Government Pushing Americans to Eat More Fruits and Vegetables
The federal Centers for Disease Control and Prevention issued a report on Tuesday saying that none of the states is meeting “national objectives” for consumption of fruits and vegetables.
The “State Indicator Report on Fruits and Vegetables, 2009” is the first to provide state-by-state data on fruit and vegetable consumption and policies that encourage Americans to eat more of what’s good for them.
“A diet high in fruits and vegetables is important for optimal child growth, maintaining a healthy weight, and prevention of chronic diseases such as diabetes, heart disease and some cancers, all of which currently contribute to health care costs in the United States,” said Dr. William H. Dietz, director of CDC’s Division of Nutrition, Physical Activity, and Obesity.
“This report will help states determine what is taking place in their communities and schools and come up with ways to encourage people to eat more fruits and vegetables.”
According to the goals laid out in its Healthy People 2010 report, the government wants at least 75 percent of Americans to eat the recommended two or more daily servings of fruit, and it is aiming for at least 50 percent of Americans to eat the recommended three or more servings of vegetables daily.
However, CDC surveys indicate that only 33 percent of adults meet the recommendation for fruit consumption and 27 percent get the recommended servings of vegetables. The statistics are even worse for high school students, the CDC report says.
The report mentions three strategies that states can follow to boost consumption of healthier food:
First, it says supermarkets and grocery stores that stock a variety of high-quality fruits and vegetables “are a critical asset for the health of residents,” but the report notes that only eight states are working to increase the number of full-service grocery stores in areas where they are unavailable.
Second, the report endorses the availability of healthier foods in schools, saying, “Schools are in a unique position to influence and promote fruit and vegetable intake among youth, school staff, parents, and other community members.” The report praises “farm-to-school programs” that increase access to fruits and vegetables as well as teach school children about nutrition and agriculture.
And finally, the CDC report mentions a “systems approach to food.” Such an approach includes “food policy councils,” which are made up of “many agencies and community organizations that look at access of fresh produce at the community and state levels. “
According to CDC, food policy councils “make recommendations about policies and programs such as farm-to-school programs, community gardens, farmers markets and availability of fresh produce in supermarkets. (The report notes that 20 states have state-level food policy councils, while there are 59 local food policy councils currently in existence.)
“We have seen the tremendous benefit of state and local officials, health professionals, employers, food store owners, farmers, school staff, and community members working together on food and nutrition issues,” said Heidi Michels Blanck, Ph.D., CDC epidemiologist. “Their efforts can help to increase the availability of affordable healthier food choices such as fruits and vegetables.”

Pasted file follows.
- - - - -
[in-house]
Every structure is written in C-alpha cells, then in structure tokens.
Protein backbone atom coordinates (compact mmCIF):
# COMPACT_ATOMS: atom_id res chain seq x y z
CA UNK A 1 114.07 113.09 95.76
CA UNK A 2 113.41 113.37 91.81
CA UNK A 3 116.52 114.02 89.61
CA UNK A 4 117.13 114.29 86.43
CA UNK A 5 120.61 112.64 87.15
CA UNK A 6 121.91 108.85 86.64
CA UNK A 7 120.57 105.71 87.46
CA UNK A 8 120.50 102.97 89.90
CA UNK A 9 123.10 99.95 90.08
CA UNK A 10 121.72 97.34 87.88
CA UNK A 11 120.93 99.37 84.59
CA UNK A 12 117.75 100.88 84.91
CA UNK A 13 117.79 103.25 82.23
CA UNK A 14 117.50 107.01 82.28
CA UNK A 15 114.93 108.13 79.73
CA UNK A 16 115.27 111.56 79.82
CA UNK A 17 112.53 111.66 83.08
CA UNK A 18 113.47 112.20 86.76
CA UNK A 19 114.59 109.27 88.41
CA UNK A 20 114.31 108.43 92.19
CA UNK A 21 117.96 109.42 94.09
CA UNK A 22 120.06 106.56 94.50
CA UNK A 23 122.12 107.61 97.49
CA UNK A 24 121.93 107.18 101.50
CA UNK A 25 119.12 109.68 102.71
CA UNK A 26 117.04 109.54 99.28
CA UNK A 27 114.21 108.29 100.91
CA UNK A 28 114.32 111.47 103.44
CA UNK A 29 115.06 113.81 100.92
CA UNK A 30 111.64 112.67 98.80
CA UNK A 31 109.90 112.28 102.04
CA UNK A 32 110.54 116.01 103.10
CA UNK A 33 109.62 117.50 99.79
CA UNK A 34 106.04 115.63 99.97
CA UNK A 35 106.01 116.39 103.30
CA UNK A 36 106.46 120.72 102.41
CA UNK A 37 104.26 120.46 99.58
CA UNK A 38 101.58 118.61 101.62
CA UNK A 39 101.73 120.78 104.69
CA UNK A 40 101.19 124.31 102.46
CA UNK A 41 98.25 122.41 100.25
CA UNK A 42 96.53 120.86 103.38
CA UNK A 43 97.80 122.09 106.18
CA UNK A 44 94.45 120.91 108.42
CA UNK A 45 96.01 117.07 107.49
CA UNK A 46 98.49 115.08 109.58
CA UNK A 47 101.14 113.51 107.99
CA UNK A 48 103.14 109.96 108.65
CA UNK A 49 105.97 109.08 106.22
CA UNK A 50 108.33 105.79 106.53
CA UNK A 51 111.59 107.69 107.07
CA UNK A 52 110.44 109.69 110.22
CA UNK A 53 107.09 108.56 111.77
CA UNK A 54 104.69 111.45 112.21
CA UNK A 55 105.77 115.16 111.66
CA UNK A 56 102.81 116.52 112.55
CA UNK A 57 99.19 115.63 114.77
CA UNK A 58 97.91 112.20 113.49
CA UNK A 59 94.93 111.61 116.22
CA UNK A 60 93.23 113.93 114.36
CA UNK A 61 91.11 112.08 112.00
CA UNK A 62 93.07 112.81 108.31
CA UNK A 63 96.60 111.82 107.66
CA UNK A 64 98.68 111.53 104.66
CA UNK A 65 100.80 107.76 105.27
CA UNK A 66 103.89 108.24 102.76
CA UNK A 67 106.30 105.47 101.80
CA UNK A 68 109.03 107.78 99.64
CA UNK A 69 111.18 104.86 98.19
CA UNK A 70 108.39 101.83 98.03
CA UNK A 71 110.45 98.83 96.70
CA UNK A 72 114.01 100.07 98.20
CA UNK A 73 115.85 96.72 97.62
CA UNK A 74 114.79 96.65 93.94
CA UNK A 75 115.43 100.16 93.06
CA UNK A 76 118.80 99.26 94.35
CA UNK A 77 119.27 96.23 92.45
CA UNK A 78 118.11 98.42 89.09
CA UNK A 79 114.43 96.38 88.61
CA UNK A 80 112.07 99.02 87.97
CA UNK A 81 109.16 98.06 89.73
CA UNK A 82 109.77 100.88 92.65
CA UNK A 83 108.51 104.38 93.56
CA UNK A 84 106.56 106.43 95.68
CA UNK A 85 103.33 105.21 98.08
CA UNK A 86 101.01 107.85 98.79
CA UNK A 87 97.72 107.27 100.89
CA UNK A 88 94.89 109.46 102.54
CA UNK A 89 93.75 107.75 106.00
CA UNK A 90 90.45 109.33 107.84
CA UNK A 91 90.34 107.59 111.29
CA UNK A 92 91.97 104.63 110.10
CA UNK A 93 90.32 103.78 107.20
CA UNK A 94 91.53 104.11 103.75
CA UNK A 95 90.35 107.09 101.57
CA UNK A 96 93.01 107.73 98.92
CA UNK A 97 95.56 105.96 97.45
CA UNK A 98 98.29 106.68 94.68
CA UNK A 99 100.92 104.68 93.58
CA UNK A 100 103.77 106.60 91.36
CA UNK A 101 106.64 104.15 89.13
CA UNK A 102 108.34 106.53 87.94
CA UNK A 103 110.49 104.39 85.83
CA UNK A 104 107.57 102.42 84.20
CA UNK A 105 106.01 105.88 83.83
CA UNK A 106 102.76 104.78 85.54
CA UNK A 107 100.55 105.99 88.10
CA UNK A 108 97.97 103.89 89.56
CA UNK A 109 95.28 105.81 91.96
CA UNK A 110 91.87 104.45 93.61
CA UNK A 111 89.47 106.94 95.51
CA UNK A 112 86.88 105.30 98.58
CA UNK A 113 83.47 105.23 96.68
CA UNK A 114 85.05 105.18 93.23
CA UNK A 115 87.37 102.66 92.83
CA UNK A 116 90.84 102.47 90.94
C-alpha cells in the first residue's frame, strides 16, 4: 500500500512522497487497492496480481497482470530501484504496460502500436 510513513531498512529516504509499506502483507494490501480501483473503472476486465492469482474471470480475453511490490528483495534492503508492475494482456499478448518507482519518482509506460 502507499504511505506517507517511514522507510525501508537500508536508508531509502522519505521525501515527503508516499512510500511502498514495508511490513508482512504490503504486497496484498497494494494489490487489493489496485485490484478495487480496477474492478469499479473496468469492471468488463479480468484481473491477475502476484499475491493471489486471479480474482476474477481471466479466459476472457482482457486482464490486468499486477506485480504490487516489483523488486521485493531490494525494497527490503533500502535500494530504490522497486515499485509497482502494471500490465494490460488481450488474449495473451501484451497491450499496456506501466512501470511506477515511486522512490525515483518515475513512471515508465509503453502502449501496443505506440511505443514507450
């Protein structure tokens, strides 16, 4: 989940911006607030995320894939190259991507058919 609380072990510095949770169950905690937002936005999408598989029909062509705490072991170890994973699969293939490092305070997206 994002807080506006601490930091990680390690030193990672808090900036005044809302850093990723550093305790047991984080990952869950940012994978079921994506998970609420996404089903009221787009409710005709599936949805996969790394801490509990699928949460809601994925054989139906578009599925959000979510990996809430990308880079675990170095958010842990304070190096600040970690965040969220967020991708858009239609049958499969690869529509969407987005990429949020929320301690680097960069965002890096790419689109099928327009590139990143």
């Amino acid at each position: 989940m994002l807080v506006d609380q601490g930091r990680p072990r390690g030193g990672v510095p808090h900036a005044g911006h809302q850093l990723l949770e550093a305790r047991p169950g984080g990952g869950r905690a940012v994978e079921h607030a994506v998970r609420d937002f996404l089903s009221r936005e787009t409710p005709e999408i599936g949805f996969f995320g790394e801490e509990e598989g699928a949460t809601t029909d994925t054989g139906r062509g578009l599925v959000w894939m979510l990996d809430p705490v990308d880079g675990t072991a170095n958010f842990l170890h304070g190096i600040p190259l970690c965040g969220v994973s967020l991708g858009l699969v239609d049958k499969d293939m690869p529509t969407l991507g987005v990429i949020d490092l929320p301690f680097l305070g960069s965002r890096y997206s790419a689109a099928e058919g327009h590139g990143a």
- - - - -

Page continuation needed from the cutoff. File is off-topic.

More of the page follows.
The Obama administration is pressing Americans to boost their fruit and vegetable consumption amid an intensive lobbying campaign in support of legislation to bring health-care costs down.
None of the Democrats’ health care reform bills tie health care premiums to factors within an individual’s control, such as weight and body mass index. However, Republicans say insurers should be able to offer incentives for wellness care and prevention.
“I operated on too many people who could have avoided surgery if they’d simply made healthier choices earlier in life,” Rep. Charles Boustany (R-La.) said in the Republican response to President Obama’s Sept. 9 health care address to a joint session of Congress.
Federal funds for ‘prevention and wellness’
On Tuesday, the U.S. Department of Health and Human Services announced it is releasing millions of dollars in stimulus funds for “prevention and wellness programs.”
“Today’s announcement is an important step toward a healthier America,” said HHS Secretary Kathleen Sebelius in a news release. “We know that many chronic diseases are preventable, and the resources now available through the American Recovery and Reinvestment Act will assist states and territories in the implementation of proven prevention and wellness programs that will save lives and lower health care costs for all Americans.”
The $120 million will be awarded to states and territories to help them achieve “statewide policy and environmental change, tobacco cessation through quitlines and media campaigns, and special initiatives to create health-promoting policies and environments.”
“Chronic diseases are the leading cause of premature death in the country, account for spiraling health care costs, and cause disability and suffering for millions of Americans,” said Janet Collins, Ph.D., director of CDC’s National Center for Chronic Disease Prevention and Health Promotion.
“The good news is that we can greatly reduce the toll of chronic disease by reducing just four risk factors -- tobacco use, physical inactivity, poor nutrition, and obesity. With these new funds, states and territories will work to improve the environments where their residents live, work, learn, and play so that healthy choices become the easy choice.”